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Colombia Gives Peace A Chance

Juan Manuel Santos Calderon shakes the hand of Timoleon Jimenez while Raul Castro looks on and an observer claps
Colombian President Juan Manuel Santos Calderon (left) and FARC Commander Timoleon Jimenez shake hands while Cuban President Raul Castro looks on, June 23, 2016. Photo courtesy the Presidencia de la Republica Mexicana on Flickr.

All wars may be hell, but I suspect almost anyone from Syria or Colombia or South Africa or the former Yugoslavia would say that civil wars are the worst. They combine all the misery of any conflict with the special pain of societies, communities and even families divided.

Wars fought between two nations end when the shooting stops. Wars fought within a nation can continue, in different forms, for generations after the blood stops flowing. In a civil war, true peace never comes from military victory alone, although such victory may be a prerequisite.

Has that prerequisite been satisfied in Colombia? In about one month, citizens of that country will be asked to decide as they vote on whether to accept a peace settlement with a leftist rebel army that the government plans to present to the nation today.

The rebels, known as the Revolutionary Armed Forces of Colombia (FARC in its abbreviated form), started as part of the Communist revolutionary movement that swept much of Latin America after Fidel Castro took power in Cuba. At its peak, the FARC controlled large parts of the country and terrorized much of the rest, including the capital of Bogota, while financing itself through rampant kidnapping and, later, the drug trade.

The tide turned after the 2002 presidential election brought Alvaro Uribe to power. He walked out of unproductive peace talks and launched an effective military counteroffensive that eventually reduced the FARC to a ragtag force of no more than 7,000 guerillas, confined mostly to strongholds in the country’s mountainous jungles.

If Uribe did not exactly win the war, he at least set the table for a potential peace. A new administration, under current President Juan Manuel Santos Calderon, restarted peace talks with the FARC in Havana four years ago. Despite the misgivings of many – myself included – the FARC was not able to use the talks as an opportunity to regroup and rearm. Now, finally, it appears the group is simply looking for a way out of the jungle.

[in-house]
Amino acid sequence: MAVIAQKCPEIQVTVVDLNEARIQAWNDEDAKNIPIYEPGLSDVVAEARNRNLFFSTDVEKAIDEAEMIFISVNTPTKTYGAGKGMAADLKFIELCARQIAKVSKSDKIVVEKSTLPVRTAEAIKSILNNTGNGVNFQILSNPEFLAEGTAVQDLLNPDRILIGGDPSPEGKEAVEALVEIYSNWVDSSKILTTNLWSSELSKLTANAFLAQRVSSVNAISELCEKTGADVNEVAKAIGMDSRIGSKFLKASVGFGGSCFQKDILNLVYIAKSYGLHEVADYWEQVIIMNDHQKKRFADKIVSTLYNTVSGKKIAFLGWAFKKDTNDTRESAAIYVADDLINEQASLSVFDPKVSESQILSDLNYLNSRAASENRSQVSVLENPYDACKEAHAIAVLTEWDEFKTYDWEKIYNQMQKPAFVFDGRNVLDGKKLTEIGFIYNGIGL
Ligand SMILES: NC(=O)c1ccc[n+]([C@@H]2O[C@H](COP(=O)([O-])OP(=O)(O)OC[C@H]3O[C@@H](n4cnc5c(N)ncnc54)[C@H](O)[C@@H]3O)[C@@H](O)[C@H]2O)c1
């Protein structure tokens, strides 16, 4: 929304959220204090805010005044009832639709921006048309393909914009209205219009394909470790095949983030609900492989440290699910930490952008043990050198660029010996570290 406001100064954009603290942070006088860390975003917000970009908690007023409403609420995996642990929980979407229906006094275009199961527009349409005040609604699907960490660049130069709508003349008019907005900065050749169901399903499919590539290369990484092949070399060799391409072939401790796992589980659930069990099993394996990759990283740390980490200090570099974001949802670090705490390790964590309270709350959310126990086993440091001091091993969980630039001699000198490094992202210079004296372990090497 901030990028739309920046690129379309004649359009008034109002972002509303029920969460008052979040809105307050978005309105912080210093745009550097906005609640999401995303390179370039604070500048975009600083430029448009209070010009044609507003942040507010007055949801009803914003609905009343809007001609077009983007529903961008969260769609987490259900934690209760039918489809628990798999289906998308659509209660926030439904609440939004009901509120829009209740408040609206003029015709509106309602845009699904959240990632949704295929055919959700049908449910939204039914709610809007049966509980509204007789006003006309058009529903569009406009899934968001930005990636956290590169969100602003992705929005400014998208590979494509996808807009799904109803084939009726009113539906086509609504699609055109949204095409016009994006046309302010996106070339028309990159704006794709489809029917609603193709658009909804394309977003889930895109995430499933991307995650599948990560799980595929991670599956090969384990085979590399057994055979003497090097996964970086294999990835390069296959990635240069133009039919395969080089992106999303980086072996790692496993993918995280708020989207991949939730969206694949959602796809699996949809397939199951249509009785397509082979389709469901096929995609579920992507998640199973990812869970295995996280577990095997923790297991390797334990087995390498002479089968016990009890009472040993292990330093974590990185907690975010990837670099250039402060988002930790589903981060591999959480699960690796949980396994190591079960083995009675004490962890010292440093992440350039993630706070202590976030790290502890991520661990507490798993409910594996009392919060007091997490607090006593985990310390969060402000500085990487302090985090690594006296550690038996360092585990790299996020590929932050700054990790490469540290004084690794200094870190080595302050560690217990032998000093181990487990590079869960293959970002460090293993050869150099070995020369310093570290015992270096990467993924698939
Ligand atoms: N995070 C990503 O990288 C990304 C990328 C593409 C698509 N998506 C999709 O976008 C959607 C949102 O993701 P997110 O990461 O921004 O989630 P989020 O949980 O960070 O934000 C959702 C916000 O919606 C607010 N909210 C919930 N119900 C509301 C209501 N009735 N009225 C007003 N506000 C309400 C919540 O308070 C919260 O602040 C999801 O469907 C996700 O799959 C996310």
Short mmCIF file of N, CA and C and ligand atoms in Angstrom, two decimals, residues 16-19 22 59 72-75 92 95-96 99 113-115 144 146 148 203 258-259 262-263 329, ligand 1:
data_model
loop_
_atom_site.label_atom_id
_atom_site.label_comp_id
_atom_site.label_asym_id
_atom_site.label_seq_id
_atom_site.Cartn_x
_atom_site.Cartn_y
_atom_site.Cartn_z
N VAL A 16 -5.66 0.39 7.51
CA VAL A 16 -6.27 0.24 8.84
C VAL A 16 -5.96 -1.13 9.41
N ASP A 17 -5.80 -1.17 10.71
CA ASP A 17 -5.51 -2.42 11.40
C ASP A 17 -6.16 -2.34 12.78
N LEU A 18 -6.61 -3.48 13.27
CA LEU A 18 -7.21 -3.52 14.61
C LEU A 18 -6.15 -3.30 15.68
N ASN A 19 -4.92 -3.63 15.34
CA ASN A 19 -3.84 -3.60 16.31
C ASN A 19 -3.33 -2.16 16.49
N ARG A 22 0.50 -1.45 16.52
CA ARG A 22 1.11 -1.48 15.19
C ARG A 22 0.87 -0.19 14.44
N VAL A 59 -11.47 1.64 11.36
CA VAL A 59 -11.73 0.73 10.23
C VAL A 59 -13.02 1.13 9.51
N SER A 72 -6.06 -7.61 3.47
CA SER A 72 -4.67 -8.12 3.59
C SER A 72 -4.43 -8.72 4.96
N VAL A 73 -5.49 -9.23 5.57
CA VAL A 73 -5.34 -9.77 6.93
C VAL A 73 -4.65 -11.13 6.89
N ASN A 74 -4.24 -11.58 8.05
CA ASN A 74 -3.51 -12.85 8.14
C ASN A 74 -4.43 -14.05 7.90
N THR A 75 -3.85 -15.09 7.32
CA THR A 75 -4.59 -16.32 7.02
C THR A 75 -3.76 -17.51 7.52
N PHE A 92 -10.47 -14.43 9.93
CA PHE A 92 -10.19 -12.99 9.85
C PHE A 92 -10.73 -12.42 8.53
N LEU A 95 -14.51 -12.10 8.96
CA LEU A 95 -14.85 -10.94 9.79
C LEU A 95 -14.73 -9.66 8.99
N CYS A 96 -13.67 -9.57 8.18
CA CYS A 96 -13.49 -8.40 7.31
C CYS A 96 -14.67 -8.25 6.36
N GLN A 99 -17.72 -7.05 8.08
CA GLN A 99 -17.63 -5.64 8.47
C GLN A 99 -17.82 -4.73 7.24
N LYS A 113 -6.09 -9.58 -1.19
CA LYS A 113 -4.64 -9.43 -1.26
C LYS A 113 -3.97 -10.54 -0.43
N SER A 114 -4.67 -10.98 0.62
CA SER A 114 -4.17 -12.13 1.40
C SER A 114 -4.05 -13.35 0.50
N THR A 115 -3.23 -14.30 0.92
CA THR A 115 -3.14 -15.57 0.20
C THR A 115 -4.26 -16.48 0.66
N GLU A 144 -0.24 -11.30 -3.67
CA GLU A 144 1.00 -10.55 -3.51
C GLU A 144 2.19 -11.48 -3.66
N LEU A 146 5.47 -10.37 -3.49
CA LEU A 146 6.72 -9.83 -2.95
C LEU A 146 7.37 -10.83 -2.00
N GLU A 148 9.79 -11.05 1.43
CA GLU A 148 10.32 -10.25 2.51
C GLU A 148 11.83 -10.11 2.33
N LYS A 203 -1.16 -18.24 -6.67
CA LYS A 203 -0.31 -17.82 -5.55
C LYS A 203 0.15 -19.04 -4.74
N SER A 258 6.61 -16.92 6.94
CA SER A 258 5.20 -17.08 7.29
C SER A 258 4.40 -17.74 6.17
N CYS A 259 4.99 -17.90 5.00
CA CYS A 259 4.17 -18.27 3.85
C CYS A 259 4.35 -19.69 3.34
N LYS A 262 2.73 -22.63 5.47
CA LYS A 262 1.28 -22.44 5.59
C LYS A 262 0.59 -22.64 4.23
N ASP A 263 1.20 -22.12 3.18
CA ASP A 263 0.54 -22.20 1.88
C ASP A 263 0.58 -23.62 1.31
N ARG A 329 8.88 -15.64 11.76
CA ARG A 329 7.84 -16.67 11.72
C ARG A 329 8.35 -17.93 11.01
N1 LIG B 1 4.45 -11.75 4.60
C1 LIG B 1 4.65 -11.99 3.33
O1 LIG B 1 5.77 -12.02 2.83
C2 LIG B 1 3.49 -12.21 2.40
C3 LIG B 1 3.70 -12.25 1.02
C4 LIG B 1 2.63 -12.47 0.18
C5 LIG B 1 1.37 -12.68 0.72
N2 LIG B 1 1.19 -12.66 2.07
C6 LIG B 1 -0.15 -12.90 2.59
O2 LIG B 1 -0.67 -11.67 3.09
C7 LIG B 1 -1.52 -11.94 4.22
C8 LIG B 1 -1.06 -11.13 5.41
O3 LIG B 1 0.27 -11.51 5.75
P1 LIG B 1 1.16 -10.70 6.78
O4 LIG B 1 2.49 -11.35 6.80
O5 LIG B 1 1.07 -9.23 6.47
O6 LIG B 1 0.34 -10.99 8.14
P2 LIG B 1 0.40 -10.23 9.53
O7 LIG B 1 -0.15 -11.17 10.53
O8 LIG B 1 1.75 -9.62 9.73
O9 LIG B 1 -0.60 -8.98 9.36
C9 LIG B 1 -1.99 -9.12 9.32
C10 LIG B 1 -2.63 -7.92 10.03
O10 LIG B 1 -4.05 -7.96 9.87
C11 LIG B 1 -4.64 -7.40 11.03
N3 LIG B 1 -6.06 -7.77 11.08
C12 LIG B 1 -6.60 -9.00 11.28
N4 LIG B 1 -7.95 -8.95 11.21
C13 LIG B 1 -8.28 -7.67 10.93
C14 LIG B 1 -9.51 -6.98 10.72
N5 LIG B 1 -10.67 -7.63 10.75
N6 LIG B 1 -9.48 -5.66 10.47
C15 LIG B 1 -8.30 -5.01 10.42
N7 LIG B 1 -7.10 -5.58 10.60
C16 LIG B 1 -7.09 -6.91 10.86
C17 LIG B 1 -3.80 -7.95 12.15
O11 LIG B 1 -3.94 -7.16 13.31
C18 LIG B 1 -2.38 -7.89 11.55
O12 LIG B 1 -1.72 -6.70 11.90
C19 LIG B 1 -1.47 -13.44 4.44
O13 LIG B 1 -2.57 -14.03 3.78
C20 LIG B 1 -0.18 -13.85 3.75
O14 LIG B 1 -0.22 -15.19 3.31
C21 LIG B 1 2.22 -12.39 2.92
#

The negotiators in Havana announced key provisions of the deal last week, leading to a “definitive” ceasefire on Monday. Perhaps the most controversial of the agreement’s provisions is that most guerrillas will receive amnesty after surrendering their weapons, with those accused of particular, serious crimes receiving “alternative” penalties as long as they are willing to confess. The FARC will transform itself from a group of guerilla fighters into a political party, preserving the voices of its supporters in a new, nonviolent way going forward. In addition, the government and the FARC will pledge to work together to root out the country’s cocaine trade.

The Oct. 2 vote is not a foregone conclusion. Polls thus far have shown no consistent result, and FARC negotiators will also have to convince the group’s various factions to accept the deal. After decades of conflict, it is fair to say that few if any Colombians want to prolong the fighting, and many agree that a flawed deal is better than no deal.